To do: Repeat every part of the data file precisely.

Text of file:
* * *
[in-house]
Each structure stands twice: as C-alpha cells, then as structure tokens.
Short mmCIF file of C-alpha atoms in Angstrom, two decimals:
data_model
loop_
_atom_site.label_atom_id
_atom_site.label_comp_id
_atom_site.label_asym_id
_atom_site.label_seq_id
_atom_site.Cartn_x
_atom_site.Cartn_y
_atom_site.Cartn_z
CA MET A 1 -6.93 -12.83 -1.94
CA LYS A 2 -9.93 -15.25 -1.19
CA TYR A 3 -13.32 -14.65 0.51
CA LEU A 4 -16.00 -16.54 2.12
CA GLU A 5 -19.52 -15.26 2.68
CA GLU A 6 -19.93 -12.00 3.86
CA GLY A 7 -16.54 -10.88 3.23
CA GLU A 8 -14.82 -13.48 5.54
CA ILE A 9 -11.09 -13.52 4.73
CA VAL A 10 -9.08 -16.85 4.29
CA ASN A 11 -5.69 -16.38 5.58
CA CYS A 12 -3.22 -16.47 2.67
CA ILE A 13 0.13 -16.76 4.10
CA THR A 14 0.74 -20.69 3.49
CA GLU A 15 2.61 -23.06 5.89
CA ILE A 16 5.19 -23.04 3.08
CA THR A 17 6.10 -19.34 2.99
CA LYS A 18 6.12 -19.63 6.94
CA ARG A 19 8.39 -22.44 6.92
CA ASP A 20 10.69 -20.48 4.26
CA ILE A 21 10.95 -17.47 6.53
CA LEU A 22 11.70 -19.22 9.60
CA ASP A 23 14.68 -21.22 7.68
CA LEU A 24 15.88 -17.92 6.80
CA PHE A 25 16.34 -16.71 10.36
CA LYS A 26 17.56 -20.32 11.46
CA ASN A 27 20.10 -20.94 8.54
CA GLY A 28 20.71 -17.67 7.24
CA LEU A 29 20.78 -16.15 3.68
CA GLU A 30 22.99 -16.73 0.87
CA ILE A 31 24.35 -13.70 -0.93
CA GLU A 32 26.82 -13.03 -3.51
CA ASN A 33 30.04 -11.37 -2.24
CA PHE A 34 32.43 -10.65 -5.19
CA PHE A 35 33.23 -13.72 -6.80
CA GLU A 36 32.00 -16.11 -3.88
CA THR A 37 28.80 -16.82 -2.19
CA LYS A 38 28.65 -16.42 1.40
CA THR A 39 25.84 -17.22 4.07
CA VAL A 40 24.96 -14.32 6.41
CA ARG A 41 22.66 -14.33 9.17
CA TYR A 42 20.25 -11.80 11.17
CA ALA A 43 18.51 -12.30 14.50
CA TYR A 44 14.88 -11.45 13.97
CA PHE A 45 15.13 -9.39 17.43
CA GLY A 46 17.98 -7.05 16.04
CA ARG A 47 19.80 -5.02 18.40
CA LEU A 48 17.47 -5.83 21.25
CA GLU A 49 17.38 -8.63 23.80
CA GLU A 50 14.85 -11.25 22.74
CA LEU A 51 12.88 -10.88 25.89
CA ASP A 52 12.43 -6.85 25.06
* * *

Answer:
[in-house]
Each structure stands twice: as C-alpha cells, then as structure tokens.
Short mmCIF file of C-alpha atoms in Angstrom, two decimals:
data_model
loop_
_atom_site.label_atom_id
_atom_site.label_comp_id
_atom_site.label_asym_id
_atom_site.label_seq_id
_atom_site.Cartn_x
_atom_site.Cartn_y
_atom_site.Cartn_z
CA MET A 1 -6.93 -12.83 -1.94
CA LYS A 2 -9.93 -15.25 -1.19
CA TYR A 3 -13.32 -14.65 0.51
CA LEU A 4 -16.00 -16.54 2.12
CA GLU A 5 -19.52 -15.26 2.68
CA GLU A 6 -19.93 -12.00 3.86
CA GLY A 7 -16.54 -10.88 3.23
CA GLU A 8 -14.82 -13.48 5.54
CA ILE A 9 -11.09 -13.52 4.73
CA VAL A 10 -9.08 -16.85 4.29
CA ASN A 11 -5.69 -16.38 5.58
CA CYS A 12 -3.22 -16.47 2.67
CA ILE A 13 0.13 -16.76 4.10
CA THR A 14 0.74 -20.69 3.49
CA GLU A 15 2.61 -23.06 5.89
CA ILE A 16 5.19 -23.04 3.08
CA THR A 17 6.10 -19.34 2.99
CA LYS A 18 6.12 -19.63 6.94
CA ARG A 19 8.39 -22.44 6.92
CA ASP A 20 10.69 -20.48 4.26
CA ILE A 21 10.95 -17.47 6.53
CA LEU A 22 11.70 -19.22 9.60
CA ASP A 23 14.68 -21.22 7.68
CA LEU A 24 15.88 -17.92 6.80
CA PHE A 25 16.34 -16.71 10.36
CA LYS A 26 17.56 -20.32 11.46
CA ASN A 27 20.10 -20.94 8.54
CA GLY A 28 20.71 -17.67 7.24
CA LEU A 29 20.78 -16.15 3.68
CA GLU A 30 22.99 -16.73 0.87
CA ILE A 31 24.35 -13.70 -0.93
CA GLU A 32 26.82 -13.03 -3.51
CA ASN A 33 30.04 -11.37 -2.24
CA PHE A 34 32.43 -10.65 -5.19
CA PHE A 35 33.23 -13.72 -6.80
CA GLU A 36 32.00 -16.11 -3.88
CA THR A 37 28.80 -16.82 -2.19
CA LYS A 38 28.65 -16.42 1.40
CA THR A 39 25.84 -17.22 4.07
CA VAL A 40 24.96 -14.32 6.41
CA ARG A 41 22.66 -14.33 9.17
CA TYR A 42 20.25 -11.80 11.17
CA ALA A 43 18.51 -12.30 14.50
CA TYR A 44 14.88 -11.45 13.97
CA PHE A 45 15.13 -9.39 17.43
CA GLY A 46 17.98 -7.05 16.04
CA ARG A 47 19.80 -5.02 18.40
CA LEU A 48 17.47 -5.83 21.25
CA GLU A 49 17.38 -8.63 23.80
CA GLU A 50 14.85 -11.25 22.74
CA LEU A 51 12.88 -10.88 25.89
CA ASP A 52 12.43 -6.85 25.06